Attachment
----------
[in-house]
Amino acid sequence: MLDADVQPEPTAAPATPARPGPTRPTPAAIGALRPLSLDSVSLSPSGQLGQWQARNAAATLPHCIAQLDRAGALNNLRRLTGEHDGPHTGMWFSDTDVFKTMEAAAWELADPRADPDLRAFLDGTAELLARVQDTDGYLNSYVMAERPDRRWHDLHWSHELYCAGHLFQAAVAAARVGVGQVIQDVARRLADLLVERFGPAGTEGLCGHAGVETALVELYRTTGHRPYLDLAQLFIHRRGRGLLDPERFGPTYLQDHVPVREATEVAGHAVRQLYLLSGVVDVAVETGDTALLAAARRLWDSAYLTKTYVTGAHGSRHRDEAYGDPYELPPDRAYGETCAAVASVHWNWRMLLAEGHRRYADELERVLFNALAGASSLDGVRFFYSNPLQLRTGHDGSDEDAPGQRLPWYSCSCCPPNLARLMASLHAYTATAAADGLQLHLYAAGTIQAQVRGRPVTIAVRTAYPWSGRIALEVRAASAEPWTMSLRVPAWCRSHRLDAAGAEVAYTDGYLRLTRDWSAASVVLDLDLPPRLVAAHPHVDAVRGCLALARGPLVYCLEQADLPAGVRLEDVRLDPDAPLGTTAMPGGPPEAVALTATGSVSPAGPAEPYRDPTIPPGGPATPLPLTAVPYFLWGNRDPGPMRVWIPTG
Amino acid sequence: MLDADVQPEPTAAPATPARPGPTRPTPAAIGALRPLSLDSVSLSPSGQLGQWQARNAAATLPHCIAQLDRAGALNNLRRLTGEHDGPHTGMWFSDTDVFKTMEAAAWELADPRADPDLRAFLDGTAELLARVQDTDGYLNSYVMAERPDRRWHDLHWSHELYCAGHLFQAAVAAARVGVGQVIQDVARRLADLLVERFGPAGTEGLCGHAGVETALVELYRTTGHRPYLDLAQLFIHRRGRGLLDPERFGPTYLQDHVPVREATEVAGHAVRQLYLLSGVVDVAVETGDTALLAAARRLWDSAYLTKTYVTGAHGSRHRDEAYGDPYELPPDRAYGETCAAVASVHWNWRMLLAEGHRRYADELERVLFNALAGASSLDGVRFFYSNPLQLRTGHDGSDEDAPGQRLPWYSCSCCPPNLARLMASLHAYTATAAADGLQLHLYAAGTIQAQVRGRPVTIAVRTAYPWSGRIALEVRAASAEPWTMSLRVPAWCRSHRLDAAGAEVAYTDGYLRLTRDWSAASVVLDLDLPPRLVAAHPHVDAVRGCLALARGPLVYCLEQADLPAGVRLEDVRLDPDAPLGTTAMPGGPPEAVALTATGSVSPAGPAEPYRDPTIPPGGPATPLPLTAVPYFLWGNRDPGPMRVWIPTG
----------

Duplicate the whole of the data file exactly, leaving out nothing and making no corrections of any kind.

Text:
[in-house]
Amino acid sequence: MLDADVQPEPTAAPATPARPGPTRPTPAAIGALRPLSLDSVSLSPSGQLGQWQARNAAATLPHCIAQLDRAGALNNLRRLTGEHDGPHTGMWFSDTDVFKTMEAAAWELADPRADPDLRAFLDGTAELLARVQDTDGYLNSYVMAERPDRRWHDLHWSHELYCAGHLFQAAVAAARVGVGQVIQDVARRLADLLVERFGPAGTEGLCGHAGVETALVELYRTTGHRPYLDLAQLFIHRRGRGLLDPERFGPTYLQDHVPVREATEVAGHAVRQLYLLSGVVDVAVETGDTALLAAARRLWDSAYLTKTYVTGAHGSRHRDEAYGDPYELPPDRAYGETCAAVASVHWNWRMLLAEGHRRYADELERVLFNALAGASSLDGVRFFYSNPLQLRTGHDGSDEDAPGQRLPWYSCSCCPPNLARLMASLHAYTATAAADGLQLHLYAAGTIQAQVRGRPVTIAVRTAYPWSGRIALEVRAASAEPWTMSLRVPAWCRSHRLDAAGAEVAYTDGYLRLTRDWSAASVVLDLDLPPRLVAAHPHVDAVRGCLALARGPLVYCLEQADLPAGVRLEDVRLDPDAPLGTTAMPGGPPEAVALTATGSVSPAGPAEPYRDPTIPPGGPATPLPLTAVPYFLWGNRDPGPMRVWIPTG
Amino acid sequence: MLDADVQPEPTAAPATPARPGPTRPTPAAIGALRPLSLDSVSLSPSGQLGQWQARNAAATLPHCIAQLDRAGALNNLRRLTGEHDGPHTGMWFSDTDVFKTMEAAAWELADPRADPDLRAFLDGTAELLARVQDTDGYLNSYVMAERPDRRWHDLHWSHELYCAGHLFQAAVAAARVGVGQVIQDVARRLADLLVERFGPAGTEGLCGHAGVETALVELYRTTGHRPYLDLAQLFIHRRGRGLLDPERFGPTYLQDHVPVREATEVAGHAVRQLYLLSGVVDVAVETGDTALLAAARRLWDSAYLTKTYVTGAHGSRHRDEAYGDPYELPPDRAYGETCAAVASVHWNWRMLLAEGHRRYADELERVLFNALAGASSLDGVRFFYSNPLQLRTGHDGSDEDAPGQRLPWYSCSCCPPNLARLMASLHAYTATAAADGLQLHLYAAGTIQAQVRGRPVTIAVRTAYPWSGRIALEVRAASAEPWTMSLRVPAWCRSHRLDAAGAEVAYTDGYLRLTRDWSAASVVLDLDLPPRLVAAHPHVDAVRGCLALARGPLVYCLEQADLPAGVRLEDVRLDPDAPLGTTAMPGGPPEAVALTATGSVSPAGPAEPYRDPTIPPGGPATPLPLTAVPYFLWGNRDPGPMRVWIPTG